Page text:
Asthma Research into Action
Talented “Tailors” Needed for Childhood Asthma Treatments
“There is no one-size-fits-all when it comes to childhood asthma treatment,” said Dr. Robert F. Lemanske, Jr., Professor of Pediatrics and Medicine at the University of Wisconsin School of Medicine and Public Health (Madison), and Head of the Division of Pediatric Allergy, Immunology, and Rheumatology.
Dr. Lemanske is the lead author of a recent NIH-funded study which revealed that while most children who have trouble controlling their asthma with low-dose inhaled corticosteroids show improvement by increasing the dose, or adding another medication, the best option differs for each child.
The multi-site trial followed 157 children who had mild to moderate asthma that was not well-controlled by low-dose corticosteroids alone. Each child received each of what were three step-up treatments (a long-acting beta-agonist [LABA]; a leukotriene receptor antagonist; or an additional dose of inhaled corticosteroid on top of their prescribed dosage) in random order, over a 16-week period.
Lemanske and his colleagues discovered that in more than 95% of the children, a best response to treatment varied from child to child among the three options. Nearly half of the children had the best response to the addition of LABA; about a quarter responded best to the addition of leukotriene receptor antagonist, and another quarter responded best to doubling the dosage of inhaled corticosteroids. View additional detail—including what role eczema and race played in predicting which treatment worked best—in the full study, published in the March 2, 2010, New England Journal of Medicine online edition.
“As a clinician, one of the most exciting and challenging things about taking care of people with asthma is that you have to really work with the patients and families to find the right approach,” said Dr. Lemanske. “Some people prefer pills; others prefer inhalers; and some don’t like to take medicine more than once a day: you have to take all of those things into consideration.”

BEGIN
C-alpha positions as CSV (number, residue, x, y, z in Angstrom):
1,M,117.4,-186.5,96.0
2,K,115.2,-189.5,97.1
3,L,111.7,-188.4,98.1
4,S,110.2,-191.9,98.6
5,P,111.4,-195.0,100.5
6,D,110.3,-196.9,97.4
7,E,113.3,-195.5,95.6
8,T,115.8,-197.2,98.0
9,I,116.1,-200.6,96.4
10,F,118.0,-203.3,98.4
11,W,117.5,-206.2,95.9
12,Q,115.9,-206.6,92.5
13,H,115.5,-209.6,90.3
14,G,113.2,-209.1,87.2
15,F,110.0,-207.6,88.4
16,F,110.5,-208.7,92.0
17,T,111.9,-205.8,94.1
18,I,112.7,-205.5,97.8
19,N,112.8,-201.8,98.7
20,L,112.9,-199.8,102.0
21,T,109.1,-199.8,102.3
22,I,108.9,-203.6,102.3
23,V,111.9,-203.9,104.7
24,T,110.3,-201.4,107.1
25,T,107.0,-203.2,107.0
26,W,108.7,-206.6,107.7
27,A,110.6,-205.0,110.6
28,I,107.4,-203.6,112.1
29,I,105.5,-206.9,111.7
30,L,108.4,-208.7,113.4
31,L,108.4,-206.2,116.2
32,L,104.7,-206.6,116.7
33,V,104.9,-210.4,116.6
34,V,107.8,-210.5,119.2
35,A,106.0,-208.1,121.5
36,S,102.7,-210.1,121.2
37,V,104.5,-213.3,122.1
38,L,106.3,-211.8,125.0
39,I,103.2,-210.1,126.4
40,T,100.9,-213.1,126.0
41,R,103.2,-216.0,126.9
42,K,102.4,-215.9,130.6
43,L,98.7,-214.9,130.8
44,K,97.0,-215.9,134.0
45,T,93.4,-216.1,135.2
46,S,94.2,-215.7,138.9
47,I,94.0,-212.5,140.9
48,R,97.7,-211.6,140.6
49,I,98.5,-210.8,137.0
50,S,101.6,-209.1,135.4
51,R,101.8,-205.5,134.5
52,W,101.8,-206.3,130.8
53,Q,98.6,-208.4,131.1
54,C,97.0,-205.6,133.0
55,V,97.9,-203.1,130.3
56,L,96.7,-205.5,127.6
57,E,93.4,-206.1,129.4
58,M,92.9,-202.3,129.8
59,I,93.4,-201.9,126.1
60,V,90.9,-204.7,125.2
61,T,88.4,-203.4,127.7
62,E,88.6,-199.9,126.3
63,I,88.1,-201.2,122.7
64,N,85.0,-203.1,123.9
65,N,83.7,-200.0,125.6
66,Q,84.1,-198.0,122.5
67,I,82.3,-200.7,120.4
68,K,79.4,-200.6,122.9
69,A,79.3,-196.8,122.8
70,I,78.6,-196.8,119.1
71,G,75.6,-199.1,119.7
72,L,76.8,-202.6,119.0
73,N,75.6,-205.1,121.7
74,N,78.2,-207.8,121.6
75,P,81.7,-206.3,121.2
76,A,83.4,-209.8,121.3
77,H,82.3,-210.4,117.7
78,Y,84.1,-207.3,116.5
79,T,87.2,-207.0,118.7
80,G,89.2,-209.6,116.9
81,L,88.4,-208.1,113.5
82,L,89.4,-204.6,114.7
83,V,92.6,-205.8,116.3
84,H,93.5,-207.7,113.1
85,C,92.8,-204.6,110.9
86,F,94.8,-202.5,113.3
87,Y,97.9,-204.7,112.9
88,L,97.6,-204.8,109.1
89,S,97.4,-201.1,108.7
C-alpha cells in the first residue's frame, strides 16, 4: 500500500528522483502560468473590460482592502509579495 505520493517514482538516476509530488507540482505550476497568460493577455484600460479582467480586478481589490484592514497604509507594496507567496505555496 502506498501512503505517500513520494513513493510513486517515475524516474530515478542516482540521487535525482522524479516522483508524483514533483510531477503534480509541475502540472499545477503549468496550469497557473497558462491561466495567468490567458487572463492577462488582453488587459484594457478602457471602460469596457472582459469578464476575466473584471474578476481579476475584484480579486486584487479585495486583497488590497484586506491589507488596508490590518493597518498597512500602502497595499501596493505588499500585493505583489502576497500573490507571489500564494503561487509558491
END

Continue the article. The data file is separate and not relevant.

Having been a pediatrician for more than 30 years; serving on expert panels for the development of guidelines for the diagnosis and management of asthma in the United States, and for the treatment of childhood asthma in Canada; and being a member of the National Asthma Education and Prevention Program’s (NAEPP) Guidelines Expert Panel in the U.S. for more than a decade, Dr. Lemanske is a recognized international expert in childhood asthma.
And, his excitement about the possibilities that the NAEPP’s asthma guidelines hold for improving the quality of life for children who have asthma (some 7 million in the U.S. alone) is almost electric.
“The latest set of guidelines has really put forward the concept of asthma control: now we have information to help us assess both current impairment (frequency and intensity of symptoms; functional limitations) and future risk (likelihood of exacerbation, adverse effects from medication, or progressive decline in lung function or, for children, lung growth),” said Dr. Lemanske. “Judging the two together is critical in determining an appropriate treatment regimen, because someone could be well controlled in terms of impairment, but the risk for future asthma attacks and/or side effects might not be predicted to be as well controlled.”
Assessing and monitoring asthma control is one of six critical actions that the National Asthma Control Initiative is encouraging healthcare professionals to use in order to improve asthma control and care, nationwide.
You can read about all six actions (known as the Guidelines Implementation Panel, or GIP, messages) here.
Last Updated February 2011